What is Physical Safeguarding?
Physical safeguarding is the technical term for managing collision risks at licensed airports. Simplistically, this is achieved by constructing maps which define height restrictions within approximately 20 km of an airport (in some cases much less).
Collision risks at airports in most countries are managed in accordance with guidance from the appropriate Civil Aviation Authority or equivalent – or in some cases in line with European or International guidance. Individual airports can also have their own requirements. Military aerodromes are often protected by rules published by a military equivalent. For example, in the UK, most licensed airports follow the rules defined by the UK Civil Aviation Authority in their publication pertaining to licensing of aerodromes. In the case of London City Airport, bespoke rules apply that have been defined specifically based on the airport’s location and surroundings. Military aerodromes in the UK are protected based on similar rules published by the Military Aviation Authority.
Why carry out a physical safeguarding assessment?
Physical safeguarding can be a significant constraint to development of wind turbines, buildings or any other physical structure. It is important to understand that:
- The restrictions are based on the altitude of the airport runways (among other technical factors).
- The restrictions are different depending on where a development is located relative to the runway.
This means that even if a proposed development is physically smaller than others in the general surroundings, it could still encounter significant restrictions due to collision risks.
What are the benefits of a Pager Power physical safeguarding assessment?
It is beneficial to understand the level of constraint quickly and at the earliest stage possible.
Pager Power has designed custom software for the assessment of physical safeguarding constraints in accordance with rules defined by the relevant body. This includes rules published by the International Civil Aviation Organisation, the European Aviation Safety Agency, the Federal Aviation Administration (USA) and Civil/Military Aviation Authorities in the UK. We are well suited to research and understand bespoke requirements from specific stakeholders all over the world.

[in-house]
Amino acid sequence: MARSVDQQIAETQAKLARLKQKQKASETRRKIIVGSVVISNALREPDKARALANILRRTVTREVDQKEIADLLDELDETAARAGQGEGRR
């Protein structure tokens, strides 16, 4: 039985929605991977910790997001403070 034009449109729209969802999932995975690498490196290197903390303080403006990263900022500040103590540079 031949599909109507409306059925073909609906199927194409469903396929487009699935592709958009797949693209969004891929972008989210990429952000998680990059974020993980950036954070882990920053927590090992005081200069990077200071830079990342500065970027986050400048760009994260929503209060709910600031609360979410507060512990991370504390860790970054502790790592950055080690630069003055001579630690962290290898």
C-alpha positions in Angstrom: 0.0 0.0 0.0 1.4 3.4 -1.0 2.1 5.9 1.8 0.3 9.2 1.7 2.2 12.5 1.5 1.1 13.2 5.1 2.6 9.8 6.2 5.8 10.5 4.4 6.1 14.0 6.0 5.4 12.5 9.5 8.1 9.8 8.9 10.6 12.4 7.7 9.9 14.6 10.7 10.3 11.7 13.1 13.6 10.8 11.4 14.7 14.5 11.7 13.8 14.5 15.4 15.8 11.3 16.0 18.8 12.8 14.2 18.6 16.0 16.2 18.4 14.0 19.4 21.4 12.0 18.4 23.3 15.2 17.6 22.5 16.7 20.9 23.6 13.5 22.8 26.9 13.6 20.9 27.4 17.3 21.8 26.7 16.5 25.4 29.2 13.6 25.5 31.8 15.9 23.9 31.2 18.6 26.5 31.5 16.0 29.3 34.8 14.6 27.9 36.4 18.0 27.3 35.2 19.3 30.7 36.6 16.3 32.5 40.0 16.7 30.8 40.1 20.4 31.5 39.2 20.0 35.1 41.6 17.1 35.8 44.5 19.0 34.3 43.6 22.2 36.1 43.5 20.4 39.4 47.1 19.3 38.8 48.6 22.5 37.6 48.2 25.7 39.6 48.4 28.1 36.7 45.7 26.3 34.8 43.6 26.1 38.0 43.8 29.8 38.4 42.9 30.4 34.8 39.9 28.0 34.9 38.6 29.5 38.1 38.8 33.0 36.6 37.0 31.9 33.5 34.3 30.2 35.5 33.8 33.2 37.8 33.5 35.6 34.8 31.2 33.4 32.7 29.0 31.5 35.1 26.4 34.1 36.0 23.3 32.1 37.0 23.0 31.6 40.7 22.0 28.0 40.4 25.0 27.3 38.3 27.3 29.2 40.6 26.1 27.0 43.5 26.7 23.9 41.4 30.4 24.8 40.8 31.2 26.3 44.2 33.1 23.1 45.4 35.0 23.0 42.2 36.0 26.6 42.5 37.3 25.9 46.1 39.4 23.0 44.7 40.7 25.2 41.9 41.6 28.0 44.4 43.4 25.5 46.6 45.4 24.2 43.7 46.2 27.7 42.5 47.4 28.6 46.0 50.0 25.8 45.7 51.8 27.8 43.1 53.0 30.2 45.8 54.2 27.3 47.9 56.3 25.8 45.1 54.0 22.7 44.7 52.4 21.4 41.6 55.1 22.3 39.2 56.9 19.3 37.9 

Despite relatively clear rules pertaining to the issue of collision avoidance / physical safeguarding, there are grey areas whereby developments can be considered on a case-by-case basis in coordination with the appropriate stakeholder. Breaching an obstacle limitation surface should be avoided, but there are many cases whereby these are infringed by developments in practice.
Pager Power has been conducting aviation and safeguarding assessments for more than fifteen years. All Pager Power reports are designed to be:
- Comprehensive – covering all the relevant aspects for each individual proposed development.
- Up-to-date with reference to current guidelines from the relevant bodies and recent industry developments.
- Understandable to non-experts and experts alike.
What does a Pager Power Physical Safeguarding Assessment Cover?
Obstacle Limitation Surfaces Chart
Obstacle Limitation Surfaces are imaginary barriers around and above airports that restrict the permissible height of new structures.
Pager Power will determine the applicable physical safeguarding rules at the associated airports. A chart is produced to display which Obstacle Limitation Surfaces extend over the development location.
The level of infringement, or clearance, for the development is calculated based on the development height and location.
Recommended next steps are clearly defined based on the findings of the assessment.
“I am very pleased with the excellent support I have received from Pager Power. Our Albert Island development sits immediately outside London City Airport’s boundary. Pager Power has helped us maximise the size of the development whilst liaising with the Airport. Pager Power has assessed physical safeguarding, instrument flight procedures, radio navigation aids, glint and glare, lighting, turbulence and the Public Safety Zone.”
UK Development Director, London & Regional Property
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